Second Freedom Festival offers window to past in downtown Topeka

Straw hats and bonnets, fake muskets and full skirts mixed with modern tennis shoes and baseball caps Saturday during a re-enactment at Constitution Hall in downtown Topeka.

 

The re-enactment of the dispersal of the Legislature by Col. Sumner in 1854 was the first of three during the daylong Freedom Festival.

The festival, in its second year, is meant to represent freedom in Kansas’ capital city from the fight to end slavery to the landmark Brown v. Board of Education case and how the concept of freedom continues to evolve.

Grant Glenn, president of the Topeka Downtown Rotary Club, which sponsored the festival, said events like these help people recognize Topeka’s history.

“Often we don’t know, we don’t understand and we don’t appreciate our history,” he said. “This is who we are, and we should be proud of it. And this is why the Rotary picked the Freedom Festival as a theme and to celebrate it on the Fourth of July weekend.”

Booths were spread out along several blocks of S. Kansas Avenue, and some were even set up along surrounding blocks too. Festivities began at 9:00 a.m. and lasted all day Saturday, offering a variety of activities for community members and visitors.

The festival included art projects, evening concerts and food trucks — just a few of the additions that show its growth.

“We’ve greatly expanded the number of activities,” said Joan Wagnon, who served as chairwoman of this year’s festival. “We wanted to support downtown and let people know there’s lots to do downtown.”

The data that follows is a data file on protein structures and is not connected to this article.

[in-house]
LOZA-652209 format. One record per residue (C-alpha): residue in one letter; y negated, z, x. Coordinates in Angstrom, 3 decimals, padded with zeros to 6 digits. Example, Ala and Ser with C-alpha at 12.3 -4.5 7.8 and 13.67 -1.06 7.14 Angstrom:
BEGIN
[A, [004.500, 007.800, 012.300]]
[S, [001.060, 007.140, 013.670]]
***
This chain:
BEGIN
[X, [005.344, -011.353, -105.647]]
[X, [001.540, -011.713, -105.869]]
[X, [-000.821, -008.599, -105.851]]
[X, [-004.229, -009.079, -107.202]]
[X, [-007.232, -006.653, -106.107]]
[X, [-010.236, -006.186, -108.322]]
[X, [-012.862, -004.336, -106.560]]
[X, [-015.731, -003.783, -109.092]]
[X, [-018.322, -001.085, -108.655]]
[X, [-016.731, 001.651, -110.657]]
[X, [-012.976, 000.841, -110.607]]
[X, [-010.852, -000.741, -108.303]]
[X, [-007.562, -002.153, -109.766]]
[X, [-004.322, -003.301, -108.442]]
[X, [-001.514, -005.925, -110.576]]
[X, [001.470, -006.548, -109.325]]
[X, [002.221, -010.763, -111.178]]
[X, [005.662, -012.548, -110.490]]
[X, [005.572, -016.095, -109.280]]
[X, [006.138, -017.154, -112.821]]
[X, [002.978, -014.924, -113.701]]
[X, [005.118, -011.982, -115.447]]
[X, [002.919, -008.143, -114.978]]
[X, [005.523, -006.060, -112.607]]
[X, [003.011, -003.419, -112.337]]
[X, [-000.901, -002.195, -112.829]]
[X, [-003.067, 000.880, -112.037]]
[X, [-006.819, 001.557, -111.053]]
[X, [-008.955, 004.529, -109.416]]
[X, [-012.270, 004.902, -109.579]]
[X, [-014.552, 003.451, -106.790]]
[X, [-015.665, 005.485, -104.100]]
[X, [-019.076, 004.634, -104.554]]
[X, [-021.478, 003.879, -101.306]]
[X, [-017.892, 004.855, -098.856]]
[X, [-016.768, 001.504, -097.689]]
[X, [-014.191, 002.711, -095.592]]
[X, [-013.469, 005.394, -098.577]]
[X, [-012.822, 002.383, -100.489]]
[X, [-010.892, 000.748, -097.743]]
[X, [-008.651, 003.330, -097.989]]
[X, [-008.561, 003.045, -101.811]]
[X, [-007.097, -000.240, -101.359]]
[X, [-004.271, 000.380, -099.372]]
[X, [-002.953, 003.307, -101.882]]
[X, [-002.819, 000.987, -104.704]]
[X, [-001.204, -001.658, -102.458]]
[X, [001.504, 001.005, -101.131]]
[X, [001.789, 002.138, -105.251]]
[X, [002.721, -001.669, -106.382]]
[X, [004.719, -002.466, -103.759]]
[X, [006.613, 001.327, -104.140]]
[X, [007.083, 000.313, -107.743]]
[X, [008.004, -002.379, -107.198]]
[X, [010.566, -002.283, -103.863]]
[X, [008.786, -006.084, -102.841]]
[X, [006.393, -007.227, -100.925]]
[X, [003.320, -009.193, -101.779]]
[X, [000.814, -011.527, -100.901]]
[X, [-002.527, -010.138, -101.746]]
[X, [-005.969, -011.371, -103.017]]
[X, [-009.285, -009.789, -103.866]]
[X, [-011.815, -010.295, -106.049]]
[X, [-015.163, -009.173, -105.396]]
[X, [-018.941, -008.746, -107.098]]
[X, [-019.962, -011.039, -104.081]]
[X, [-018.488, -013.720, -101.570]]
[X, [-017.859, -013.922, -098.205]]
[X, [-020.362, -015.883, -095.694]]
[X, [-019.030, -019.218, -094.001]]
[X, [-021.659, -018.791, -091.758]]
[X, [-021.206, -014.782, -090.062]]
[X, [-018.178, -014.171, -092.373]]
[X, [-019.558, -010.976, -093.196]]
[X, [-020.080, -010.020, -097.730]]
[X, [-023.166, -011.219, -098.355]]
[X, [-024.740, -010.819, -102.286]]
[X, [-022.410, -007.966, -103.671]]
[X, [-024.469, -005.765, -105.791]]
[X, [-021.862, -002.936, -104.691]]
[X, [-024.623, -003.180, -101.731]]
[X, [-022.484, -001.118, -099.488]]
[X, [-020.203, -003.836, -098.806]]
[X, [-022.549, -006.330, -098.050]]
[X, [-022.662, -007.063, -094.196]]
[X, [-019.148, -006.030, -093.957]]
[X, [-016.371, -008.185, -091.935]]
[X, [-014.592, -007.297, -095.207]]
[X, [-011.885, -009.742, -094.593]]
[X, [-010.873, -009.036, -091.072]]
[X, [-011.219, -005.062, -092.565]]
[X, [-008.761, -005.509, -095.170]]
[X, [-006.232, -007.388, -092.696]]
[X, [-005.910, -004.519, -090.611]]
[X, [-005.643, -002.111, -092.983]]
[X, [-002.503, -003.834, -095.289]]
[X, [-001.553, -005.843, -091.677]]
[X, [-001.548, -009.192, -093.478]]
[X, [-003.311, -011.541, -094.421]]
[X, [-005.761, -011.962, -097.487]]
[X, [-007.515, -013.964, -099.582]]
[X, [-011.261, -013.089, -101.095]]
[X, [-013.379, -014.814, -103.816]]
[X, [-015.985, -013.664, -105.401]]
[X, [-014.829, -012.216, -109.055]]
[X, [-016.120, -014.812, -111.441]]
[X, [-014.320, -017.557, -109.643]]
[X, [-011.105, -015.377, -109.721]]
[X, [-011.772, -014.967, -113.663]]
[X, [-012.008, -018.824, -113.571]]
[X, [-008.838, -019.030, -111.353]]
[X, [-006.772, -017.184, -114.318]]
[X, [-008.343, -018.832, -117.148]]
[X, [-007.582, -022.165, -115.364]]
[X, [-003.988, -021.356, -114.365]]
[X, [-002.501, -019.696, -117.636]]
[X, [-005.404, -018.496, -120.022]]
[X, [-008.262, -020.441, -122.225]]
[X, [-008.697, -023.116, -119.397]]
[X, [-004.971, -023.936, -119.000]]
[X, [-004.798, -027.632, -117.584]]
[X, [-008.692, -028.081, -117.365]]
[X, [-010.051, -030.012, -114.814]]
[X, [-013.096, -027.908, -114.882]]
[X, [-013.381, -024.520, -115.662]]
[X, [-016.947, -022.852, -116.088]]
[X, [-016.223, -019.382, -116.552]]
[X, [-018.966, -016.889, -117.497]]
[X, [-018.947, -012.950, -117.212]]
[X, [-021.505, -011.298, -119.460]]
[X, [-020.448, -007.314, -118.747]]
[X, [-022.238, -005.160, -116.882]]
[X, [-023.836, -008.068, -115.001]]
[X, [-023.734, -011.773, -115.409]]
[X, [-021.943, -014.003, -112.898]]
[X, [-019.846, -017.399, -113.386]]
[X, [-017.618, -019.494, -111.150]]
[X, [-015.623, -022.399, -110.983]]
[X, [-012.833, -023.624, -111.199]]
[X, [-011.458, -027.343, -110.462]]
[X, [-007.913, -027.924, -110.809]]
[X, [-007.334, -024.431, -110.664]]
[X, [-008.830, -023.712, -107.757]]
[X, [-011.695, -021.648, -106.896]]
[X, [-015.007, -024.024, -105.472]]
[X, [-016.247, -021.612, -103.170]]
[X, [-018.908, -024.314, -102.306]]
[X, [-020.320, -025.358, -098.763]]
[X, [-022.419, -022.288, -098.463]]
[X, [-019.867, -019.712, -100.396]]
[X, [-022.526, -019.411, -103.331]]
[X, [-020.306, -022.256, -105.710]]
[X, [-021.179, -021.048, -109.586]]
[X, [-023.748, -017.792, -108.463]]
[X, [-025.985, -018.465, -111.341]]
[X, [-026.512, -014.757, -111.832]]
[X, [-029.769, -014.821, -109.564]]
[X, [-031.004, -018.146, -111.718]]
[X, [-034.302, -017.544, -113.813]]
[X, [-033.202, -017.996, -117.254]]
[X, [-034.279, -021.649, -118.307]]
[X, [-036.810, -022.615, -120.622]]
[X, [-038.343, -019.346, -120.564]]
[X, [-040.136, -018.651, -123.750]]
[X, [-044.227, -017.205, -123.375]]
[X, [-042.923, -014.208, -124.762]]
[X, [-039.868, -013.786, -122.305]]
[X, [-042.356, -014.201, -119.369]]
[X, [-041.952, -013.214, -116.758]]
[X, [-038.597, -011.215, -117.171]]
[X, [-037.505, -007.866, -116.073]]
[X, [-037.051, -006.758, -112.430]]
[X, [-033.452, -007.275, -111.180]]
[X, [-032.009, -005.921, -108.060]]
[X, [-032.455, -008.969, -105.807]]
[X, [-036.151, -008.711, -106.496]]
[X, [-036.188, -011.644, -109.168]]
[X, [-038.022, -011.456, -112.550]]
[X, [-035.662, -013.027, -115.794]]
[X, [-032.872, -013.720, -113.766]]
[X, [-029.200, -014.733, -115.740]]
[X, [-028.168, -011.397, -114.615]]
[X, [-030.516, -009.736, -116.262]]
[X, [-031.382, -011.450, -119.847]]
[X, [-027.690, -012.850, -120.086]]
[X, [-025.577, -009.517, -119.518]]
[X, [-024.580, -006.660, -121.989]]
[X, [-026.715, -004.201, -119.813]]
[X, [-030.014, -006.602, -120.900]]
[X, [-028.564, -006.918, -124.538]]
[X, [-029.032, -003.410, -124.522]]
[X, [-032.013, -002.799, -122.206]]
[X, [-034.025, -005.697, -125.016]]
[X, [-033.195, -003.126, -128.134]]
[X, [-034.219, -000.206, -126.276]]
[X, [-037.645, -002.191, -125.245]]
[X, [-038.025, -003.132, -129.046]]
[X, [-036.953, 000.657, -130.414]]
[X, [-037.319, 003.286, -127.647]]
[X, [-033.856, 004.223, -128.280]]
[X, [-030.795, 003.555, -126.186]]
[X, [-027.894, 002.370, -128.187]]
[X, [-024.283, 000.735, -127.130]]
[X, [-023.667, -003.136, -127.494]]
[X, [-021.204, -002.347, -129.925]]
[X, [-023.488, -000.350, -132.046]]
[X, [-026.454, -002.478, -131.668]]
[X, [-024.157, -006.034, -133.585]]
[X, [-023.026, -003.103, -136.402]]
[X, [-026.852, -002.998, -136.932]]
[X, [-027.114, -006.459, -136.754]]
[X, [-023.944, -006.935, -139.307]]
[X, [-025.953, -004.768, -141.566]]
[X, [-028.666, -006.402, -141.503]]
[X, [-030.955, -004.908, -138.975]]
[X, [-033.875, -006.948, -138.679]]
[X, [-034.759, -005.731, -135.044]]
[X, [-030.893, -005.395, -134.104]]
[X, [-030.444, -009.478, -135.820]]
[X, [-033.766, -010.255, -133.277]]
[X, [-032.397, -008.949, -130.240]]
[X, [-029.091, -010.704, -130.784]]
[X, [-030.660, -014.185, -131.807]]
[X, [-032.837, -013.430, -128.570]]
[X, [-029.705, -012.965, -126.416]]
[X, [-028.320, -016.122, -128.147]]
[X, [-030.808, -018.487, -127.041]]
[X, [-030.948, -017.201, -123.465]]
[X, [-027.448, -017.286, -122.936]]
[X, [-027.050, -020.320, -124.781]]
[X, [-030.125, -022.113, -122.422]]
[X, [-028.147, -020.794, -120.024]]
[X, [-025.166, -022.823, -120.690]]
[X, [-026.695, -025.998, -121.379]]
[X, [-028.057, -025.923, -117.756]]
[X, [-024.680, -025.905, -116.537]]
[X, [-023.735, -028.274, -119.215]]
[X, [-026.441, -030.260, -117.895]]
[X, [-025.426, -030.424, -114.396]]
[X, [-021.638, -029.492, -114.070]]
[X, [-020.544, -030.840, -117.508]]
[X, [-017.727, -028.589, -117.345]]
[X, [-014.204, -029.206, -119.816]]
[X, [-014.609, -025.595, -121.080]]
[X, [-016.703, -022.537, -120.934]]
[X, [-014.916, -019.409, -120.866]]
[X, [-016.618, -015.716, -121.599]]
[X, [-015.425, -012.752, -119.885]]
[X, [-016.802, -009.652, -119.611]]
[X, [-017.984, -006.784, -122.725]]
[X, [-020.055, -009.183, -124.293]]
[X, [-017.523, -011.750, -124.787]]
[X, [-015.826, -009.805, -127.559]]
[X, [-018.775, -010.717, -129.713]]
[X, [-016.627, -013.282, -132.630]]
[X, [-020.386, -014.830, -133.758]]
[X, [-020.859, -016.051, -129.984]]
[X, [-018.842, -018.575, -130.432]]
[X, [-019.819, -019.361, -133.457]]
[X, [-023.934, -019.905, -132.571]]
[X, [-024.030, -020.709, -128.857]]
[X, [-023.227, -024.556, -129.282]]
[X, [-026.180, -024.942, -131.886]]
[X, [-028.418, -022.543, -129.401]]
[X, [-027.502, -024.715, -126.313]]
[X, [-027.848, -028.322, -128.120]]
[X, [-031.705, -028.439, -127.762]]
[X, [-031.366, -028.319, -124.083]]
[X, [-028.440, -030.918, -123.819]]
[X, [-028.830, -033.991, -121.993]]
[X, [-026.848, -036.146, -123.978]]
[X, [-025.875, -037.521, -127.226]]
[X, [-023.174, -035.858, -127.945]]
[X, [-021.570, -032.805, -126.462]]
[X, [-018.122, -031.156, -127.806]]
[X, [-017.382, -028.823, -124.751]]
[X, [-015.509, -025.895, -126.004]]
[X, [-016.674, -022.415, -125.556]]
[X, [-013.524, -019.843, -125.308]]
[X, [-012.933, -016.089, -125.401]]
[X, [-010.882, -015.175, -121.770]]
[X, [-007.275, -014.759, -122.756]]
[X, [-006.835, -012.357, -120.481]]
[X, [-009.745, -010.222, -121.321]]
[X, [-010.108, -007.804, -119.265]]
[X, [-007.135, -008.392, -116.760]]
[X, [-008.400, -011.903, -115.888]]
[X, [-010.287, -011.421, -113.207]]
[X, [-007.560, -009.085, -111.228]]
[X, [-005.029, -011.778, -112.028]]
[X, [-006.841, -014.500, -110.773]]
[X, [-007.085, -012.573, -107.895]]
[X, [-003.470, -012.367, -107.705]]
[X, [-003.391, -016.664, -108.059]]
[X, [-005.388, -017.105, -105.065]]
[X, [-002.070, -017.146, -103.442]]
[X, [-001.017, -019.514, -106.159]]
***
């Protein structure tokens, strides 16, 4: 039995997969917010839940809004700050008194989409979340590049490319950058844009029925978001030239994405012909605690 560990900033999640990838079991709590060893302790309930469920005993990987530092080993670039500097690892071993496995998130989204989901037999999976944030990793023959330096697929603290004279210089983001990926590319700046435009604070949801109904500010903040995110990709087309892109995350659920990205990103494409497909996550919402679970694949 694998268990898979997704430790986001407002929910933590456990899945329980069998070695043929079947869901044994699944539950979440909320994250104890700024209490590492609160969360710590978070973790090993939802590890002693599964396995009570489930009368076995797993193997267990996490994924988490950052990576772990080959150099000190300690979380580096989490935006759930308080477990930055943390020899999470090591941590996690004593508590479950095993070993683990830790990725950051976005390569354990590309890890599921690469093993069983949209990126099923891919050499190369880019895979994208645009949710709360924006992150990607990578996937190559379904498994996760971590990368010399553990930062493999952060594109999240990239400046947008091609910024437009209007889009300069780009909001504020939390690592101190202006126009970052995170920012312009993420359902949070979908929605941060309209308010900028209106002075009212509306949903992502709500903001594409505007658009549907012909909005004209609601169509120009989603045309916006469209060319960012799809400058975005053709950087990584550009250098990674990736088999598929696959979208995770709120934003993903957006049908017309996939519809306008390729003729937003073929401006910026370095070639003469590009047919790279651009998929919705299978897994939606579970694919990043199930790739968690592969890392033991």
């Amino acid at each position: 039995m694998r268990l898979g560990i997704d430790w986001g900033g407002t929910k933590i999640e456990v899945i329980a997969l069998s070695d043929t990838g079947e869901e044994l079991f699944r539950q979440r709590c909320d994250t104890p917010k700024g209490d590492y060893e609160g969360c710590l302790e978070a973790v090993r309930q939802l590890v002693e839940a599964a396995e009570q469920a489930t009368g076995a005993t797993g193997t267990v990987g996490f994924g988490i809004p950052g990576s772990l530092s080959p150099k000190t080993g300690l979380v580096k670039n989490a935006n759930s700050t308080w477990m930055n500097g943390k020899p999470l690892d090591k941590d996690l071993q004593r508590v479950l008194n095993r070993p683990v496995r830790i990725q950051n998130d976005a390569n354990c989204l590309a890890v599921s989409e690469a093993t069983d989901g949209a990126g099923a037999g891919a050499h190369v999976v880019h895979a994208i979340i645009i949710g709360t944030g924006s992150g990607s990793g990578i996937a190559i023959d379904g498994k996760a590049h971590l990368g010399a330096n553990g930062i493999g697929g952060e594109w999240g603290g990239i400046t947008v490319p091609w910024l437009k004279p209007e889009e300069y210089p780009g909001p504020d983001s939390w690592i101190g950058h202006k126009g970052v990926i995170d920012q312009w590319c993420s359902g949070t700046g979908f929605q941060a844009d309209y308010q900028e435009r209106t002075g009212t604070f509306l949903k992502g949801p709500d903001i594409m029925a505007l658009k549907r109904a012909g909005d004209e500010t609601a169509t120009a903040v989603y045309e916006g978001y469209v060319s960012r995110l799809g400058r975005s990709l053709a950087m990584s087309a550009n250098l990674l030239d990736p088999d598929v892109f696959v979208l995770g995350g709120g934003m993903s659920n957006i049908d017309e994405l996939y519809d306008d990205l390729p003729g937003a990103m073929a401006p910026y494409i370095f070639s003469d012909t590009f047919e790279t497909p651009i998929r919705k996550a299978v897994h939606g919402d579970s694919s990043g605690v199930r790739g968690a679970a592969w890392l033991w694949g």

The celebration focused on expanding the definition of freedom, Wagnon said. Organizers invited high school students to participate in the discussion. Students read poetry and other readings with the theme of freedom, then chose different phrases and words for what freedom meant to them. Early Saturday afternoon, students used stencils to draw the phrases on the glass windows of downtown buildings.

The festival was free and funded by community businesses and organizations.

Shanta Shump, a Topeka resident who brought her four daughters to the festival, said she thought it was a good way to connect with the community.

“I think it’s bringing out a crowd, people are curious,” she said.

That was exactly what Wagnon hoped would happen.

“It’s always been my vision for Topeka — to have a lot of people downtown,” she said.

 

More